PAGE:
SSD technologies continue to develop.  The interface which connects the SSD to the motherboard initially matched the Hard disks – SATA III has a maximum throughput of 6GB/s which provides sequential read/write speed of up to 550Mpbs. 

crucial ssd

M.2 PCIe SSD’s utilise the high-speed bus which connect to the CPU more efficiently.  These can read at 7000MBps and write at 5000MBps.    PCs which have been released in the last 2 years may have the M.2 slot required for this type of SSD. 

Product GenerationTransfer RateThroughput
SATA 1.01.5 Gb/s150 MB/s
SATA 2.03.0 Gb/s300 MB/s
SATA 3.06.0 Gb/s600 MB/s
   
PCIe NVMe 12.5Gb/s250 MB/s
PCIe NVMe 24.9Gb/s500 MB/s
PCIe NVMe 37.9Gb/s3.9 GB/s
PCIe NVMe 415.8Gb/s7.8 GB/s

GPU

A Graphics Processor Unit is used mostly for gaming or CAD or Graphic packages such as Photoshop or Autocad.  The GPU is an additional processor which offloads some CPU tasks and has additional RAM which is faster and dedicated for graphics. 

Software factors

The applications you run on your PC is known as software.  The software generally is made up of:

Operating System

Windows 10 is the current version of Windows operating system.  The OS controls the way you interact using its graphical interface and how the applications which run can interact with each other and the hardware they are connected to.   It is important to keep the OS up to date as this can cause issues which result in a slower system.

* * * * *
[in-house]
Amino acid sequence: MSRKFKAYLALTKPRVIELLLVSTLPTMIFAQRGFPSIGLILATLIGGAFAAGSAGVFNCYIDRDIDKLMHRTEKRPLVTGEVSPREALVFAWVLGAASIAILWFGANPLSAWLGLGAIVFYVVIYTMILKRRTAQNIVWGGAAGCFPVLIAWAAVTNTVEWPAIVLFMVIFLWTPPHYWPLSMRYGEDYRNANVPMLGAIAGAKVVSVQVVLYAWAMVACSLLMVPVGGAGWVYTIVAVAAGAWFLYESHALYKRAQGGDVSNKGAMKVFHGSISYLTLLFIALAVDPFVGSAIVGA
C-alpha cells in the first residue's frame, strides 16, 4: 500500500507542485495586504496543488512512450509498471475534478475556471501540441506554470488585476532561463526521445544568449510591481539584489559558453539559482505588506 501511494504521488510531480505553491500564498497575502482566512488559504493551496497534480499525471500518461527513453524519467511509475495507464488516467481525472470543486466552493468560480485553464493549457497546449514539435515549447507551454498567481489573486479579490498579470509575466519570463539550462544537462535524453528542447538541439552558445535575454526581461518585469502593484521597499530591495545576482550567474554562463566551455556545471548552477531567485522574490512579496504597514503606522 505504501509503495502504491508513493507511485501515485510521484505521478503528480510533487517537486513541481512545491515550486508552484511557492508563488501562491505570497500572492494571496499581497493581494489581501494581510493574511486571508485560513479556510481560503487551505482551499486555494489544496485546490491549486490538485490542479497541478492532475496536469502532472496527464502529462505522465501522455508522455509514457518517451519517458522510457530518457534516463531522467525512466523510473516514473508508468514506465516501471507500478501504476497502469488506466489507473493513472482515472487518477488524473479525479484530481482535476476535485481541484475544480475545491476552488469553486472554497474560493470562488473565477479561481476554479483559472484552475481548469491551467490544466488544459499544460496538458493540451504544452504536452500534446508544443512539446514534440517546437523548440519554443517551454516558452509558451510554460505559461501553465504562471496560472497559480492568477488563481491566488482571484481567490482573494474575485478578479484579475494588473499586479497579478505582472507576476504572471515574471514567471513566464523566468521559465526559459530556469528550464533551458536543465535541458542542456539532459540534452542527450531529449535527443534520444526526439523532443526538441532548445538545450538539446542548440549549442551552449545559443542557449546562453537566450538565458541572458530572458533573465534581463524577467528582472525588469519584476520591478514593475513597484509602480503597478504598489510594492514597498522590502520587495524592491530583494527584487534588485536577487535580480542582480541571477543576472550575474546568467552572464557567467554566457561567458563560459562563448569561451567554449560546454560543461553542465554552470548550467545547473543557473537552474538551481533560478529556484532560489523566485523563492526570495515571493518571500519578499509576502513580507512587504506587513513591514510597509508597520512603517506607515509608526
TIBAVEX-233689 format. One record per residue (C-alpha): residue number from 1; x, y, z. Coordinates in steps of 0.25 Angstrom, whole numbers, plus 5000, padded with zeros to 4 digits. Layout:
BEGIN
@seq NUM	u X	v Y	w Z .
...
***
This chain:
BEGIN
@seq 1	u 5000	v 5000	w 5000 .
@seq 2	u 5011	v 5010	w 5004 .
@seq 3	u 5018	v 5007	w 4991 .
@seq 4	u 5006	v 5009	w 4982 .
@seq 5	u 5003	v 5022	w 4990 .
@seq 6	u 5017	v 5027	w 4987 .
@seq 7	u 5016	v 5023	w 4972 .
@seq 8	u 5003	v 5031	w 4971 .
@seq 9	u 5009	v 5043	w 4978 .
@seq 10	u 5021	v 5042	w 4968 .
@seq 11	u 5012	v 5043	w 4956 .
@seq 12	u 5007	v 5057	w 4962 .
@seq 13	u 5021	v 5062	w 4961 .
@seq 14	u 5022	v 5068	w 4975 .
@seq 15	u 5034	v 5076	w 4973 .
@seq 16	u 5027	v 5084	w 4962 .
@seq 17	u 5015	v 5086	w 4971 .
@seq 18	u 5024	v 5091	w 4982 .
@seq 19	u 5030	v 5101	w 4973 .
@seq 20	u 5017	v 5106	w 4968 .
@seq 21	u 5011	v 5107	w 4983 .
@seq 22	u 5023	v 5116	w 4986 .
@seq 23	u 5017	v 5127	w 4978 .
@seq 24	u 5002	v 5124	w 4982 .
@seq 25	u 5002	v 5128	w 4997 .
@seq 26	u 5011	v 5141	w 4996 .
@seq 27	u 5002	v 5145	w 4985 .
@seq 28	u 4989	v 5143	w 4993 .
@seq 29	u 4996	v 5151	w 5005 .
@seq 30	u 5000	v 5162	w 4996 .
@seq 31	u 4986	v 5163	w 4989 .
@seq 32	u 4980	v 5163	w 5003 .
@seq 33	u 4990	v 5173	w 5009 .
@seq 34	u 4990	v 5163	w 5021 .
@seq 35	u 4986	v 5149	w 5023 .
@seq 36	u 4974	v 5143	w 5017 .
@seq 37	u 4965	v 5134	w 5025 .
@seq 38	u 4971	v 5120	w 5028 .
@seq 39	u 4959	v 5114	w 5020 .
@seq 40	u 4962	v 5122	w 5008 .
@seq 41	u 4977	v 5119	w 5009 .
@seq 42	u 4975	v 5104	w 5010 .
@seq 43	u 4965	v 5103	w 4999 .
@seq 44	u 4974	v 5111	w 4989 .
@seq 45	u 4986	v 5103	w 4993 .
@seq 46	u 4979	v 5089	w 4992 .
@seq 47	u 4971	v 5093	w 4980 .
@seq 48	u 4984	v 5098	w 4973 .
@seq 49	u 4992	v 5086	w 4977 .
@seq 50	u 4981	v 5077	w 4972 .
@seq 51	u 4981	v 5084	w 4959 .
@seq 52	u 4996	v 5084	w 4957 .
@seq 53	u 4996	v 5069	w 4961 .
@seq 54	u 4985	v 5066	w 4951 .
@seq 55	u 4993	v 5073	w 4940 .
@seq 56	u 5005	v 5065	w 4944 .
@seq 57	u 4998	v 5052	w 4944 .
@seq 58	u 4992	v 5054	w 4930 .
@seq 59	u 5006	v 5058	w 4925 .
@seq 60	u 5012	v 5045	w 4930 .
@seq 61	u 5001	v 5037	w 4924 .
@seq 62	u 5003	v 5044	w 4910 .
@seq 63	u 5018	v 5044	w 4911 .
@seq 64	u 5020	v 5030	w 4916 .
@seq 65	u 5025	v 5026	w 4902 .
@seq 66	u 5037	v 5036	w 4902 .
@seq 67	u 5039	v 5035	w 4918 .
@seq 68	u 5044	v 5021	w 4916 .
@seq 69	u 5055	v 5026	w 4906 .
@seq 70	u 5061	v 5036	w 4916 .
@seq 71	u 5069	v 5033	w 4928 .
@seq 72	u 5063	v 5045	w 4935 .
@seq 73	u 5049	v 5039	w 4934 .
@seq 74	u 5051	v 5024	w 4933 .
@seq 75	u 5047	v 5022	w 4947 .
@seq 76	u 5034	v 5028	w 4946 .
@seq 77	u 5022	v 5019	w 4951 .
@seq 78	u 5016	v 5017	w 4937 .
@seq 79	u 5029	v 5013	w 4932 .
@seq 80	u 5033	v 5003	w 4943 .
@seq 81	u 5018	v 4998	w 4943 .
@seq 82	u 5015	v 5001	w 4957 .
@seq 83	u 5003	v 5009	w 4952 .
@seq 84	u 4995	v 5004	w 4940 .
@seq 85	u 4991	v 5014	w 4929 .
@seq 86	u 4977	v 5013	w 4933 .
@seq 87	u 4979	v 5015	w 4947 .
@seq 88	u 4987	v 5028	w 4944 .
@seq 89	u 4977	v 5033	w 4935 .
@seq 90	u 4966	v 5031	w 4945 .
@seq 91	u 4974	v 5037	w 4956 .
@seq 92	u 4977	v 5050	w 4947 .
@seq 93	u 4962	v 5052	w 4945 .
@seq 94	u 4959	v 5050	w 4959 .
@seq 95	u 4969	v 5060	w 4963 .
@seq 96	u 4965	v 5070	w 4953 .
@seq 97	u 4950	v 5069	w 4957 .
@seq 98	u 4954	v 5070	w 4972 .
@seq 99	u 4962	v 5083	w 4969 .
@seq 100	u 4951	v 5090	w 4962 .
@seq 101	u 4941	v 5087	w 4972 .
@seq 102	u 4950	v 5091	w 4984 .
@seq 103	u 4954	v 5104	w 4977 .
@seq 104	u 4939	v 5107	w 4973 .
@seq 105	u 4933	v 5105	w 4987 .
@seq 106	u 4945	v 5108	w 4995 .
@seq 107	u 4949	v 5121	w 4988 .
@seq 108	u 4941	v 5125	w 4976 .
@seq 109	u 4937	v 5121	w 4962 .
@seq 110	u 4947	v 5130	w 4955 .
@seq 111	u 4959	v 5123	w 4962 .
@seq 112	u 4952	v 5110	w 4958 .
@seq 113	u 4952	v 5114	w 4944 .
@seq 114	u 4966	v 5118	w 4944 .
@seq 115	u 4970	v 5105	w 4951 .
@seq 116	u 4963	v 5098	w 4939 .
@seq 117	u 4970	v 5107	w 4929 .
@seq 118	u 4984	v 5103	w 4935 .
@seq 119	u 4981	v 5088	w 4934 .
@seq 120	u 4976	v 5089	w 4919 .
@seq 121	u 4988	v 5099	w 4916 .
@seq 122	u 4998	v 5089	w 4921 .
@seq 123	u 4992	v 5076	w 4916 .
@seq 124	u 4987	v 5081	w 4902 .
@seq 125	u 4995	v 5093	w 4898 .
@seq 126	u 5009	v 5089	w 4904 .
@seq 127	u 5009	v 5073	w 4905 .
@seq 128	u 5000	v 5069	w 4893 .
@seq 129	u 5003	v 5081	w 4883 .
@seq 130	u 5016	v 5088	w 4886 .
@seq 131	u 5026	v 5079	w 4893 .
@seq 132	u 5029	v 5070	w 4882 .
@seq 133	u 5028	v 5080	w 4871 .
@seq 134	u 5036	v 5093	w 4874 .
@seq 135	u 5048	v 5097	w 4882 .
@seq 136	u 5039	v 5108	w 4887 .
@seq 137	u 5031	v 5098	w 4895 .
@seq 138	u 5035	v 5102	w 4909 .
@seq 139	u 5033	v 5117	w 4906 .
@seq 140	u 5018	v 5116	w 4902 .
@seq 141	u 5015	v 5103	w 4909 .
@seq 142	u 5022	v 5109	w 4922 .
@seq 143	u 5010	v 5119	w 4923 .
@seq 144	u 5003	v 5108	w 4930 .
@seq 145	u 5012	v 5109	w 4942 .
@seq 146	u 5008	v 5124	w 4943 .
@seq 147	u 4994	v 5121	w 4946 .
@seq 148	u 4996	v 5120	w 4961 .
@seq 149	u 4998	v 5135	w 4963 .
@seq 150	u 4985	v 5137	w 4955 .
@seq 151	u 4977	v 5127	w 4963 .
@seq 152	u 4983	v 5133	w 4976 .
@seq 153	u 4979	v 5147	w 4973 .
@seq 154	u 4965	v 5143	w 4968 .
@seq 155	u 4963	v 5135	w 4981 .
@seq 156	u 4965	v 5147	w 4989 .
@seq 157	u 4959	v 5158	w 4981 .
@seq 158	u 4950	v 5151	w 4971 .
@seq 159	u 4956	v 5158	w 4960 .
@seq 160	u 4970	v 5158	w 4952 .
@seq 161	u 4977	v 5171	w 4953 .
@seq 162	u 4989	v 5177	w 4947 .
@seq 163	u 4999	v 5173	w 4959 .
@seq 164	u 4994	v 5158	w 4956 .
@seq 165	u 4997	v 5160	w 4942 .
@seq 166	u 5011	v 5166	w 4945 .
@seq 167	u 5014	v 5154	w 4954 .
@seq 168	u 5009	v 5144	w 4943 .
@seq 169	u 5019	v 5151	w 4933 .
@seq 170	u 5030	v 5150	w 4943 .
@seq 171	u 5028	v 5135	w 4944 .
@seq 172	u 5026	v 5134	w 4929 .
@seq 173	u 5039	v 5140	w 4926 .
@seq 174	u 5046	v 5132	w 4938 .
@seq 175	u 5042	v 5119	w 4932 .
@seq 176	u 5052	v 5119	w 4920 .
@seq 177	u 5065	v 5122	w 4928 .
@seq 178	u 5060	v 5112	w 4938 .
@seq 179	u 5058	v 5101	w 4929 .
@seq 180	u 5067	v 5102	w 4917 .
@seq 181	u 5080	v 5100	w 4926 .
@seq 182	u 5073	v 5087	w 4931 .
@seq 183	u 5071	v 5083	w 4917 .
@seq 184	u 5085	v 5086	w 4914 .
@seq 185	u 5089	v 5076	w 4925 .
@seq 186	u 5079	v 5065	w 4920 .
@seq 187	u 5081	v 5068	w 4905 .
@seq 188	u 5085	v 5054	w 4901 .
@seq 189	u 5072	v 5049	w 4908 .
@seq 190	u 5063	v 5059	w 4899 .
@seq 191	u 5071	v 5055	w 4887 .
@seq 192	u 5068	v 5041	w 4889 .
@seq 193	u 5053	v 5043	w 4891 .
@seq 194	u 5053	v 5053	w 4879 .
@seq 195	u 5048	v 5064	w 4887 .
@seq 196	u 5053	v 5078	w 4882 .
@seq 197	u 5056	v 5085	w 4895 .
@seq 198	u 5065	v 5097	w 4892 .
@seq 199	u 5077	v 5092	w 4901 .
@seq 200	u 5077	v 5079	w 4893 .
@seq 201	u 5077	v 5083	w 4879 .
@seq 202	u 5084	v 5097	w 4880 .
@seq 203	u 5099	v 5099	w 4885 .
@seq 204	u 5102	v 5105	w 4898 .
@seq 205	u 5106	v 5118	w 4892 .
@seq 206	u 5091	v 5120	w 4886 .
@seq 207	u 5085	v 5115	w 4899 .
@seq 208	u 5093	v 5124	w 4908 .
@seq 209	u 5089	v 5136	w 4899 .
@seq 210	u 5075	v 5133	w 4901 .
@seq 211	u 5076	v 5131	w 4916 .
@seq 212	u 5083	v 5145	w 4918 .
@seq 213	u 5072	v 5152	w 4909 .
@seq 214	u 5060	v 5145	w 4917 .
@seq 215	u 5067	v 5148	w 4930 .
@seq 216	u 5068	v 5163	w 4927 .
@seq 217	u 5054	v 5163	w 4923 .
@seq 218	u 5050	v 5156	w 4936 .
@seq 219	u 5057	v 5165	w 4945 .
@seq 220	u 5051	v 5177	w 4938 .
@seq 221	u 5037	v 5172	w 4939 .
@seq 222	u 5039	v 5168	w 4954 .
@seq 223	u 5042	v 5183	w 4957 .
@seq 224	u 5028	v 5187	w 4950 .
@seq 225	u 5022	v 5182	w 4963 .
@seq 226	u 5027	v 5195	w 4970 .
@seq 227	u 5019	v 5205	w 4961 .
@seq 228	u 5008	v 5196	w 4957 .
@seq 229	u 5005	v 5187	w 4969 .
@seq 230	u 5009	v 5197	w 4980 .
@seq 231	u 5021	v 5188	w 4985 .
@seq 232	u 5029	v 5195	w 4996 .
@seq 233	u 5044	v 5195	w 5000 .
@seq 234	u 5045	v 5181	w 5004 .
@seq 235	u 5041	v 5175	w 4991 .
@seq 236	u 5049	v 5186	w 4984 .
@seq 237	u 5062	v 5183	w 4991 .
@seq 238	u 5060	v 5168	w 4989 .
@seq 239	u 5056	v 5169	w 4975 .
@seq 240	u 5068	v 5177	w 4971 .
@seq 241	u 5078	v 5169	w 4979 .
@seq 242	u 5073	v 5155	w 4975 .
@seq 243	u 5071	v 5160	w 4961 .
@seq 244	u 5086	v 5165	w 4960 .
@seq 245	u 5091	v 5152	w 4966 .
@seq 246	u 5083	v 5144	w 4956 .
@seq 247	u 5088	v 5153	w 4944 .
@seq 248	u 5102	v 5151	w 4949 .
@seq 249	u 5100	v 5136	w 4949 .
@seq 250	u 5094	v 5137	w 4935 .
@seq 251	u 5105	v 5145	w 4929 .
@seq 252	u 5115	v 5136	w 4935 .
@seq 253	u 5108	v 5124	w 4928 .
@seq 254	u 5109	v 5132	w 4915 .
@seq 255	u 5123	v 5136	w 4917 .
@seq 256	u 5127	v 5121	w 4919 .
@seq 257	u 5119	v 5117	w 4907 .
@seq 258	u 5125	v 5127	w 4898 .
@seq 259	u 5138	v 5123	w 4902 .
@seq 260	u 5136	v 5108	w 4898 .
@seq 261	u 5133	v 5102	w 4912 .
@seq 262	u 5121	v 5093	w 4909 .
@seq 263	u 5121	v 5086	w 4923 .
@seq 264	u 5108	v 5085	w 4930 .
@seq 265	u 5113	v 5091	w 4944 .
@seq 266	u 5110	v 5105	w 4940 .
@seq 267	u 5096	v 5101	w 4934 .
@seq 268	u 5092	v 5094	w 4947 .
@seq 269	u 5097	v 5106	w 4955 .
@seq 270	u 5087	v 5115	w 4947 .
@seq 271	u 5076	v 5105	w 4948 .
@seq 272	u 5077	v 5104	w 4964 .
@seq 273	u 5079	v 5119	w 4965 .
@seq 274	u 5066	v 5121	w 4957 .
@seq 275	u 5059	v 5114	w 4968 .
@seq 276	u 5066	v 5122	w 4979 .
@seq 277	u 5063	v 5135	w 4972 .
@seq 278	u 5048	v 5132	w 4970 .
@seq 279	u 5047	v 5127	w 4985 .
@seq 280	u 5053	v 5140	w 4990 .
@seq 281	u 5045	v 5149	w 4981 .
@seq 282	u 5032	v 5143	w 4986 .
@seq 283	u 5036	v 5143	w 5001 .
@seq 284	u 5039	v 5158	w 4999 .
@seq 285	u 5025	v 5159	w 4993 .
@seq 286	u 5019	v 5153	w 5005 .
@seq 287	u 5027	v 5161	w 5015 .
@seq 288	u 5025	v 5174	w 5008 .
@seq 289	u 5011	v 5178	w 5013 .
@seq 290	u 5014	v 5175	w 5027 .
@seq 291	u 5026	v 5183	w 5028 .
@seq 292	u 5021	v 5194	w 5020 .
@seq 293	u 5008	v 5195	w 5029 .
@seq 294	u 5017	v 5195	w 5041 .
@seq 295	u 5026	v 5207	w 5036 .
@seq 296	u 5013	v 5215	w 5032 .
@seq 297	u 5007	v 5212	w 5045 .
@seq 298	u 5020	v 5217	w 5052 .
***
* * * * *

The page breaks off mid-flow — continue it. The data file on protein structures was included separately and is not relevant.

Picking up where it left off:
Device Drivers

Each device you have in your PC uses a device driver to allow the operating system to talk to the device.  These are usually developed by the manufacturer and should be updated regularly.   Windows update sometimes updates these automatically but if you have a graphics card or specialist hardware, the drivers can be downloaded from the manufacturer’s website.

Application Software

These are the programs which you on top of the operating system.  They may include Microsoft’s office suite – Word, Excel, PowerPoint, Outlook or Adobe Acrobat reader or a web browser such as Chrome, Microsoft Edge or Firefox.  Each software developer will provide the initial recommended minimum hardware requirements for each application.  This will recommend the CPU, memory and disk space required.  These requirements are important especially if you are running applications such as AutoCAD or Photoshop.    As these are the minimum requirements you should always try to exceed them so that the product will operate correctly.   Most of us have more than one application open at the same time.  Even applications such as Chrome can use lots of your memory when you have multiple tabs open.